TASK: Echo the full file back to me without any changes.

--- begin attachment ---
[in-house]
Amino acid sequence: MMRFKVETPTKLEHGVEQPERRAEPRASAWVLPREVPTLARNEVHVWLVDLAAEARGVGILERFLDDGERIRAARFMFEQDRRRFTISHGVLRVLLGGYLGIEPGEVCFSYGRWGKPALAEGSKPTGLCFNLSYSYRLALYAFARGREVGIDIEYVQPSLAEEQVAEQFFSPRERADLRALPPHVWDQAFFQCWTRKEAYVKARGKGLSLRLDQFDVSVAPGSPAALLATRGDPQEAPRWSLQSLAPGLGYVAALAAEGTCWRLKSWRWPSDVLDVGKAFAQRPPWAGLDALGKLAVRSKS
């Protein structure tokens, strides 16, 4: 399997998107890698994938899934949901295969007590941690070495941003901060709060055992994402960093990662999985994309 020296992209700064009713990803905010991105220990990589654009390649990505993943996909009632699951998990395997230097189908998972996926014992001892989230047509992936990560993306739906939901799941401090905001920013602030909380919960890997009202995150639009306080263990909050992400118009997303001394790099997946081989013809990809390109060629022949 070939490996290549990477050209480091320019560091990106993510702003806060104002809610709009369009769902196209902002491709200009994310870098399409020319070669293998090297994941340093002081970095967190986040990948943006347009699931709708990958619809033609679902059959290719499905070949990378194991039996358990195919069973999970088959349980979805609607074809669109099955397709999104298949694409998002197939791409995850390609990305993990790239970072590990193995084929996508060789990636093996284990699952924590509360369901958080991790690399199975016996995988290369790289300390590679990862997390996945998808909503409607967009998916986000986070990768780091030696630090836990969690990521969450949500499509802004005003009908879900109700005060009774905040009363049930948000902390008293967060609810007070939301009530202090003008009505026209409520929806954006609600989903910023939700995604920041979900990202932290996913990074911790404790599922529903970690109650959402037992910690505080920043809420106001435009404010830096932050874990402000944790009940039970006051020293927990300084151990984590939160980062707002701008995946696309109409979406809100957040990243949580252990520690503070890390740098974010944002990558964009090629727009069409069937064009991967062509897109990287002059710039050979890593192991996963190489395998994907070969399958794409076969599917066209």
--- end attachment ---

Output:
[in-house]
Amino acid sequence: MMRFKVETPTKLEHGVEQPERRAEPRASAWVLPREVPTLARNEVHVWLVDLAAEARGVGILERFLDDGERIRAARFMFEQDRRRFTISHGVLRVLLGGYLGIEPGEVCFSYGRWGKPALAEGSKPTGLCFNLSYSYRLALYAFARGREVGIDIEYVQPSLAEEQVAEQFFSPRERADLRALPPHVWDQAFFQCWTRKEAYVKARGKGLSLRLDQFDVSVAPGSPAALLATRGDPQEAPRWSLQSLAPGLGYVAALAAEGTCWRLKSWRWPSDVLDVGKAFAQRPPWAGLDALGKLAVRSKS
């Protein structure tokens, strides 16, 4: 399997998107890698994938899934949901295969007590941690070495941003901060709060055992994402960093990662999985994309 020296992209700064009713990803905010991105220990990589654009390649990505993943996909009632699951998990395997230097189908998972996926014992001892989230047509992936990560993306739906939901799941401090905001920013602030909380919960890997009202995150639009306080263990909050992400118009997303001394790099997946081989013809990809390109060629022949 070939490996290549990477050209480091320019560091990106993510702003806060104002809610709009369009769902196209902002491709200009994310870098399409020319070669293998090297994941340093002081970095967190986040990948943006347009699931709708990958619809033609679902059959290719499905070949990378194991039996358990195919069973999970088959349980979805609607074809669109099955397709999104298949694409998002197939791409995850390609990305993990790239970072590990193995084929996508060789990636093996284990699952924590509360369901958080991790690399199975016996995988290369790289300390590679990862997390996945998808909503409607967009998916986000986070990768780091030696630090836990969690990521969450949500499509802004005003009908879900109700005060009774905040009363049930948000902390008293967060609810007070939301009530202090003008009505026209409520929806954006609600989903910023939700995604920041979900990202932290996913990074911790404790599922529903970690109650959402037992910690505080920043809420106001435009404010830096932050874990402000944790009940039970006051020293927990300084151990984590939160980062707002701008995946696309109409979406809100957040990243949580252990520690503070890390740098974010944002990558964009090629727009069409069937064009991967062509897109990287002059710039050979890593192991996963190489395998994907070969399958794409076969599917066209």